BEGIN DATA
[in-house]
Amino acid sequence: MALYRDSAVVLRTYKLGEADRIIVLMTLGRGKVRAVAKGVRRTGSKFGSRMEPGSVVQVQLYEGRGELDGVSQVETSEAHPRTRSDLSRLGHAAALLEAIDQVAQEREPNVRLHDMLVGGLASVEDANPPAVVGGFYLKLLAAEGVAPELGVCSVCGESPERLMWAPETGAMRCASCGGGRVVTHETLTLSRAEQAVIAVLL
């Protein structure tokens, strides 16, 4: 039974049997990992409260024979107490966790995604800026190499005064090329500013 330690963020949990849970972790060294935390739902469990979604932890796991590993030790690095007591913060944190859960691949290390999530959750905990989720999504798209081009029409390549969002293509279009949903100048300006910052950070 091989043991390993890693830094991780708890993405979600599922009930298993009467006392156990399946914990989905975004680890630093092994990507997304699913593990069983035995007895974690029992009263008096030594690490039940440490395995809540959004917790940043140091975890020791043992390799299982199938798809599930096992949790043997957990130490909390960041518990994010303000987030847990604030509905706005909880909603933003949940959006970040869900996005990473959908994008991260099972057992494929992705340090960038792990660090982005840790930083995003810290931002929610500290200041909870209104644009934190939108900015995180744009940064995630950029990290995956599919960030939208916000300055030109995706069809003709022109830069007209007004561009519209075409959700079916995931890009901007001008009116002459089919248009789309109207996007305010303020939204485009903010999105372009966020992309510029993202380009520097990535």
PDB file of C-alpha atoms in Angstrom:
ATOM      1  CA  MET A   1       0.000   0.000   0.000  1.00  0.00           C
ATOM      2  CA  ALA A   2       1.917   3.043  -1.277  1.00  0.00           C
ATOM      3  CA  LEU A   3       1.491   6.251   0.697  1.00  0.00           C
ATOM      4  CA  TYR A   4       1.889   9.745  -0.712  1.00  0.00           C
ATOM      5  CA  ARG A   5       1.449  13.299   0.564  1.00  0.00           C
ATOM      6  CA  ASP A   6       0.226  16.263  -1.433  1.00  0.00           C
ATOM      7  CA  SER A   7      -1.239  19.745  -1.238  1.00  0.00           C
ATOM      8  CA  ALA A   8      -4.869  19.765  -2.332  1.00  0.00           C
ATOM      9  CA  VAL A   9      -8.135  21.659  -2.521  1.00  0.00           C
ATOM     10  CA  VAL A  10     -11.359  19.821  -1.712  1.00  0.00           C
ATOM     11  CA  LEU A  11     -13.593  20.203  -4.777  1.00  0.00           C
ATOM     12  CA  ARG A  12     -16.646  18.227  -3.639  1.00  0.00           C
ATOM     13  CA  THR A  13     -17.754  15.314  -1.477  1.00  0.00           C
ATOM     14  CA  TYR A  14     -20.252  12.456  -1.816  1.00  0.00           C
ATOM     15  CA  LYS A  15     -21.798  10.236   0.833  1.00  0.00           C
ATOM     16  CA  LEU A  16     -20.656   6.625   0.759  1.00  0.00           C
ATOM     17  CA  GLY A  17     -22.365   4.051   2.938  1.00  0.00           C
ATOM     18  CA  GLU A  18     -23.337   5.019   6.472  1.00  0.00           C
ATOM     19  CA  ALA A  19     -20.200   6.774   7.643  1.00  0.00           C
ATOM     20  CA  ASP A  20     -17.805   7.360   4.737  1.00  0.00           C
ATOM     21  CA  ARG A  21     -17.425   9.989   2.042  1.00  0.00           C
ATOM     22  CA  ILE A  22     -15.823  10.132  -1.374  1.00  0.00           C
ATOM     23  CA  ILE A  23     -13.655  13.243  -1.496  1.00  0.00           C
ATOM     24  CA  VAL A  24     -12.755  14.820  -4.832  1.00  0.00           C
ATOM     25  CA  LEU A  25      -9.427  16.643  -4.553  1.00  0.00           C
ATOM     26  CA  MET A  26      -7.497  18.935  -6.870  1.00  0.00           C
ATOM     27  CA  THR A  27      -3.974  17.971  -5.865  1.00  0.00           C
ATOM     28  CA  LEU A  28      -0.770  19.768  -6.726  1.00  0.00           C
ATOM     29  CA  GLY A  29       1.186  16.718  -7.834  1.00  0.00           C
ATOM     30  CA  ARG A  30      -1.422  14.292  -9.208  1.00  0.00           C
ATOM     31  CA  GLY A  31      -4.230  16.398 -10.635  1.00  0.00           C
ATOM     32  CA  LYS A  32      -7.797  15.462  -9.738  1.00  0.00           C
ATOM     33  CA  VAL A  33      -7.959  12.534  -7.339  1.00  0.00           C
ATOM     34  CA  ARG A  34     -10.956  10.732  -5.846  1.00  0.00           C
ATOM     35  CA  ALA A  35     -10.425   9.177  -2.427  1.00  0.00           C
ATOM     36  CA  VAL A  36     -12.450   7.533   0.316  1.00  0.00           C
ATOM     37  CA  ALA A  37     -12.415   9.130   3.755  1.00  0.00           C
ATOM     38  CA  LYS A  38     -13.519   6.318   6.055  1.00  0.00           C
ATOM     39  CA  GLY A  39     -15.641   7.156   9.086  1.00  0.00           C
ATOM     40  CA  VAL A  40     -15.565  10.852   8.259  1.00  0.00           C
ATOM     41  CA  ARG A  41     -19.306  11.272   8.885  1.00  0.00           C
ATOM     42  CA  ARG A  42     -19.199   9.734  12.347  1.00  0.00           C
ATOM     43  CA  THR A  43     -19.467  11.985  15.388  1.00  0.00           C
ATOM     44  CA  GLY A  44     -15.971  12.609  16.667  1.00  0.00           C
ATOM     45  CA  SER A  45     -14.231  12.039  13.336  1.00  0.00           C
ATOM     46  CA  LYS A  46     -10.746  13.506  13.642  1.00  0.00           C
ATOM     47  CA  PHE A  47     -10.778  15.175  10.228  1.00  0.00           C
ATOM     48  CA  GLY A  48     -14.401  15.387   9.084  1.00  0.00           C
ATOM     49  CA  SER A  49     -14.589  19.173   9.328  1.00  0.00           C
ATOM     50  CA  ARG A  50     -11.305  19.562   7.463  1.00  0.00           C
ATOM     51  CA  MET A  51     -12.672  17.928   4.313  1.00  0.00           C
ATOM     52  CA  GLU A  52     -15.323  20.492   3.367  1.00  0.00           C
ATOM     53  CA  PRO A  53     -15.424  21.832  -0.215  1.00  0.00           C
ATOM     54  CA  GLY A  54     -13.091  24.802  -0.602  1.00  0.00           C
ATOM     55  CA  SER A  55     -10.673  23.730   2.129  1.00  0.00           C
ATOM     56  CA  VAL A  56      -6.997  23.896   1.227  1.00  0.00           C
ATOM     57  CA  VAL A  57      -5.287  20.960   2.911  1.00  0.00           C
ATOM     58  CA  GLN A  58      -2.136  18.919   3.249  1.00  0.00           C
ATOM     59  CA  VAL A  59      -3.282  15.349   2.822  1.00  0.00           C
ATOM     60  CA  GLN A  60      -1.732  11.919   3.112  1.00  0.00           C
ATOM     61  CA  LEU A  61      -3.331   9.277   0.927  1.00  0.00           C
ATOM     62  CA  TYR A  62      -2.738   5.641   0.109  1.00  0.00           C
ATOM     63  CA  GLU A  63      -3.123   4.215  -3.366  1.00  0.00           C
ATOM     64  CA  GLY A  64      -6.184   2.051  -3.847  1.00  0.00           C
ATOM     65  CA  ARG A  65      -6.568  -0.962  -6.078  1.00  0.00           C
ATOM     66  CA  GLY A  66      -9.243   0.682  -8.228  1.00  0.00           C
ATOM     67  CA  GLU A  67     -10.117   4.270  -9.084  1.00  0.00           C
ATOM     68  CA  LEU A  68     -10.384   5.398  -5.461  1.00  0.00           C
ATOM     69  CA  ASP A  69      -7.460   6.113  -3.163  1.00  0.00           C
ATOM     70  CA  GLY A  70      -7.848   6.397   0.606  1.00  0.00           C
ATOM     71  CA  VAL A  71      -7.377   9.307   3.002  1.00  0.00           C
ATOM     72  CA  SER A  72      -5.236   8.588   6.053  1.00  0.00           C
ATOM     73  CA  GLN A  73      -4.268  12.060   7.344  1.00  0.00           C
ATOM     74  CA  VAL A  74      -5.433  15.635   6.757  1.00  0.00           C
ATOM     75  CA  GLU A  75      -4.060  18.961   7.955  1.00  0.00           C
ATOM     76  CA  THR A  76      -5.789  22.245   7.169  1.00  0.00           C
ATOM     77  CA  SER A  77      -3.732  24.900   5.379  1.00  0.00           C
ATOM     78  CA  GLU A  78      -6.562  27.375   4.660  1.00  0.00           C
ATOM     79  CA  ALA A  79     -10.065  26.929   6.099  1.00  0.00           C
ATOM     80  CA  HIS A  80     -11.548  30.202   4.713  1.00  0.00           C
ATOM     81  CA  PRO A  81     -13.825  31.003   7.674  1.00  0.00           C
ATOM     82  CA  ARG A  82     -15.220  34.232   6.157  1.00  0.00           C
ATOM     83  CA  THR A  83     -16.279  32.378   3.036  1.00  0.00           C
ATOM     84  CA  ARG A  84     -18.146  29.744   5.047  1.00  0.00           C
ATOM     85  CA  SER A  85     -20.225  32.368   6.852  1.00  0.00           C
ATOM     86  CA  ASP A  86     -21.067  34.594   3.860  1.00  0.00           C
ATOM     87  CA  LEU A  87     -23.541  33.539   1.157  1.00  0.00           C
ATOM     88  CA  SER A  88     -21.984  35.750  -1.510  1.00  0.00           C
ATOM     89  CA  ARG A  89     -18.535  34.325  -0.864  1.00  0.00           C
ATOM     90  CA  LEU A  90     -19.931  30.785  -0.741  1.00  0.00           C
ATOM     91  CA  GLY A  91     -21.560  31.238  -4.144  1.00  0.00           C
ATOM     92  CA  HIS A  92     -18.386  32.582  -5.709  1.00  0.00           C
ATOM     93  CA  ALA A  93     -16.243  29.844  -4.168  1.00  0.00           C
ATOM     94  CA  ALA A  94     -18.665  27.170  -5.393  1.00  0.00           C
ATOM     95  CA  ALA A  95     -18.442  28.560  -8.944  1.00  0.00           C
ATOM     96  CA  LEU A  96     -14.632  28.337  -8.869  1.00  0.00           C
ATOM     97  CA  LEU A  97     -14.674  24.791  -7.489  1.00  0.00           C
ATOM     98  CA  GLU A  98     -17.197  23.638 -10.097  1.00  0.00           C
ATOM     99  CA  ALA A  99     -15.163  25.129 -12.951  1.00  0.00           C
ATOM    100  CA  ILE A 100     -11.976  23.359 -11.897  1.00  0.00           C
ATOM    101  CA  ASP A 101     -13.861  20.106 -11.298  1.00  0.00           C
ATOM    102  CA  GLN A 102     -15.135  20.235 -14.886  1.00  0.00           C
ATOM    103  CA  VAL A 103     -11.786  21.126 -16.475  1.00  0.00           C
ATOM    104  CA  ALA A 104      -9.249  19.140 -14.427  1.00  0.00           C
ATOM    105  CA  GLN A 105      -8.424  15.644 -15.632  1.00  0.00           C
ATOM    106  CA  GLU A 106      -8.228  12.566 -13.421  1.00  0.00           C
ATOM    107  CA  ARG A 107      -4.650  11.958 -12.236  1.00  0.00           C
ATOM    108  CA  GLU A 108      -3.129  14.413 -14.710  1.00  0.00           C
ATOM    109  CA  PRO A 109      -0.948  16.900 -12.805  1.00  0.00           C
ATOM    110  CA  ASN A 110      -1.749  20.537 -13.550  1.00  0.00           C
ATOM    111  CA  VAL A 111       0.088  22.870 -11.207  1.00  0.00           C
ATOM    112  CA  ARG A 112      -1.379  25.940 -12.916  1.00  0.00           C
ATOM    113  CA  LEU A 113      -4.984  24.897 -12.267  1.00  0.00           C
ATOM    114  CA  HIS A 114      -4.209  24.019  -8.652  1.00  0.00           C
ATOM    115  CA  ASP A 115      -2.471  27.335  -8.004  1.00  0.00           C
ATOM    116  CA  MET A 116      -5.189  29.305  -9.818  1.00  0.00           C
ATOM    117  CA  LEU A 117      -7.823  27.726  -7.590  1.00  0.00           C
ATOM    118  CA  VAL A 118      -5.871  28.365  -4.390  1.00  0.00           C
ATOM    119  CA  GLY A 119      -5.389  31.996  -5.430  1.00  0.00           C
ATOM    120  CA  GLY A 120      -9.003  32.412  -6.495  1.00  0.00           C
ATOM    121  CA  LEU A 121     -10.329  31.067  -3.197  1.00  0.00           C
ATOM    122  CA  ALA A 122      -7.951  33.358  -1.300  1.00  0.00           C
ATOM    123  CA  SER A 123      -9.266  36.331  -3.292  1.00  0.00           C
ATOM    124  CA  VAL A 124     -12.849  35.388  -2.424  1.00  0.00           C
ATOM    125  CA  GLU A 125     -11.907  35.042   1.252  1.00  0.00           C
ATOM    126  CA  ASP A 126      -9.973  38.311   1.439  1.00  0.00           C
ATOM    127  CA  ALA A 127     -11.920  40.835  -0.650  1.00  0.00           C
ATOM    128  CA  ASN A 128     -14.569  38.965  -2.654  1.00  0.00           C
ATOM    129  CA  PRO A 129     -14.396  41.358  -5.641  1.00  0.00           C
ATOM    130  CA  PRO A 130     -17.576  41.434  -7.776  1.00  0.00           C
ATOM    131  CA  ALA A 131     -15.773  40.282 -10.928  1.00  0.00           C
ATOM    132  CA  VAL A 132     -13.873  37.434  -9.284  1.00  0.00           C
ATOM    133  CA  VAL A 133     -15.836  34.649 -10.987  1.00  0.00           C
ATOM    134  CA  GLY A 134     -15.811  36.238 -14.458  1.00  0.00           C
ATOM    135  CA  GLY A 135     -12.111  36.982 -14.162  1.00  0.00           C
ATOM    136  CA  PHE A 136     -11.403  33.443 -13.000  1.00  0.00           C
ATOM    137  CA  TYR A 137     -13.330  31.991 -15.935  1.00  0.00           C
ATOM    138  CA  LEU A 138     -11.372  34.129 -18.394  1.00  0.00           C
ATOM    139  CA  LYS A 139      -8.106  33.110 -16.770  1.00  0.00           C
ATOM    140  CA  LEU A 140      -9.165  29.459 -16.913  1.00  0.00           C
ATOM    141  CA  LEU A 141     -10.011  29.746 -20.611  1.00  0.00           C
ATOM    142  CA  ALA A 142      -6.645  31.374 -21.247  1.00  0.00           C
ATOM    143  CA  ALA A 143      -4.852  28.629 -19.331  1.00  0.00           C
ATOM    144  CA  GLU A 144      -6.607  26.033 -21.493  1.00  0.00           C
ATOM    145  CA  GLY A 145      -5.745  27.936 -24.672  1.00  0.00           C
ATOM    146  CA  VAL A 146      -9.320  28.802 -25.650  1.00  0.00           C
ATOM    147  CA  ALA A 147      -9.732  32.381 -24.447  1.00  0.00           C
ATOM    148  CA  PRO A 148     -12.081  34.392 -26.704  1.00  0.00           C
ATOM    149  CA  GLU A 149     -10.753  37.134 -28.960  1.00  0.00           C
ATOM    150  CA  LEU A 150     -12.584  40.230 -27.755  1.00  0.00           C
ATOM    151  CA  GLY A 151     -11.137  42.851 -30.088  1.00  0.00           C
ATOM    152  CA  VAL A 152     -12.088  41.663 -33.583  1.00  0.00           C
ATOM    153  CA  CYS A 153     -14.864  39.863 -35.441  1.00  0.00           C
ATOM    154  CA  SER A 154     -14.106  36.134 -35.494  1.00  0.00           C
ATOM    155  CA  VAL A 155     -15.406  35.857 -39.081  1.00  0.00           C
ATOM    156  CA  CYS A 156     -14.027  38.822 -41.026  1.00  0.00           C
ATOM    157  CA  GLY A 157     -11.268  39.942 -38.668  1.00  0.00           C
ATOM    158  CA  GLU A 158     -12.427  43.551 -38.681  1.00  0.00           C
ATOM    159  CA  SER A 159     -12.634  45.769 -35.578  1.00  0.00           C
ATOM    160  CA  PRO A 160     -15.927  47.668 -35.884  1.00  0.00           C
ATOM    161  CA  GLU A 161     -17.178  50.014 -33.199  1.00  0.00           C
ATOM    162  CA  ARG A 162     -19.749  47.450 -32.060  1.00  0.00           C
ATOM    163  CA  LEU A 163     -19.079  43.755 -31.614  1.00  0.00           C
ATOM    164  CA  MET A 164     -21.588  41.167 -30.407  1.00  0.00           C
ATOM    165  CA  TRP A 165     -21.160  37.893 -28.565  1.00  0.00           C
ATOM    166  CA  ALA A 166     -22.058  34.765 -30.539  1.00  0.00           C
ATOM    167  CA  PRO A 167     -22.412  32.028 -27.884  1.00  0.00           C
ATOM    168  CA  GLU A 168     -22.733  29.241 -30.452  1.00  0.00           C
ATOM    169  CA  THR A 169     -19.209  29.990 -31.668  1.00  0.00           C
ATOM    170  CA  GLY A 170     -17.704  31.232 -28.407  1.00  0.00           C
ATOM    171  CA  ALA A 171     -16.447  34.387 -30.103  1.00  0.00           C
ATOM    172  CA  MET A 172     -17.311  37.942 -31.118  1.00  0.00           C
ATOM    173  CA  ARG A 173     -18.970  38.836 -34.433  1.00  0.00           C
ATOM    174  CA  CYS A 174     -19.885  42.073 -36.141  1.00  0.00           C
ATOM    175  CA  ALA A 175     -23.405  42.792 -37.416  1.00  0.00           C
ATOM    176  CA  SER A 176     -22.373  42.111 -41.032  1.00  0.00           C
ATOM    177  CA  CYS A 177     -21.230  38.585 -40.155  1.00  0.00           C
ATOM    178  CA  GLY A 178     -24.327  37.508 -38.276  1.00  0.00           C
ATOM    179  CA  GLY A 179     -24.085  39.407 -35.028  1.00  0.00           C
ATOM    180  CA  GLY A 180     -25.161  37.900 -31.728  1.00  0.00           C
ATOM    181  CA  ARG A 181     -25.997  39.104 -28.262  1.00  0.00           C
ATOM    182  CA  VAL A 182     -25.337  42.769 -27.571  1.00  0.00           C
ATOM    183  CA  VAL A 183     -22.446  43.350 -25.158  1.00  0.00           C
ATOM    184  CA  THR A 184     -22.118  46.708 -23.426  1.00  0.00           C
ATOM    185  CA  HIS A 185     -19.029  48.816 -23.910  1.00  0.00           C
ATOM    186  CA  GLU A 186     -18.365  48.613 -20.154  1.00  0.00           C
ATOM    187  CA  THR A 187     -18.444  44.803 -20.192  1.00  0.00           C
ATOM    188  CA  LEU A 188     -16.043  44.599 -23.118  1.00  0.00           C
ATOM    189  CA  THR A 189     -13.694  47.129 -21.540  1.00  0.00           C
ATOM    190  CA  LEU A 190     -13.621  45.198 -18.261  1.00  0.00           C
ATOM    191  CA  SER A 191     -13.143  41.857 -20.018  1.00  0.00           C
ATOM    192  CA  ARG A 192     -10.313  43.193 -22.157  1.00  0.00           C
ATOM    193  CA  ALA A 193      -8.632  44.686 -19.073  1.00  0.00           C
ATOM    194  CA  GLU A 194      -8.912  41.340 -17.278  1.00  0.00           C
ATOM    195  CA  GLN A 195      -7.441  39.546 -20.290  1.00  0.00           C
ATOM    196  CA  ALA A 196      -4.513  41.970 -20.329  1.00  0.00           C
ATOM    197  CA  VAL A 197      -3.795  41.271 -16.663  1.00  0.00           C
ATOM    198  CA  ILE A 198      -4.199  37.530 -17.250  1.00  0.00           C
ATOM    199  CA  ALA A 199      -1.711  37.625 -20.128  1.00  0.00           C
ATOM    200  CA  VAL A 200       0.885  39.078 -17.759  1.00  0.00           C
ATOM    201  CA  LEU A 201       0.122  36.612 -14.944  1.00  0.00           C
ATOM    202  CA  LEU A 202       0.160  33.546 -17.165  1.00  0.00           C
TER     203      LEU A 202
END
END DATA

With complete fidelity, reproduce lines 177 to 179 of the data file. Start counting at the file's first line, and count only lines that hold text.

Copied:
ATOM    173  CA  ARG A 173     -18.970  38.836 -34.433  1.00  0.00           C
ATOM    174  CA  CYS A 174     -19.885  42.073 -36.141  1.00  0.00           C
ATOM    175  CA  ALA A 175     -23.405  42.792 -37.416  1.00  0.00           C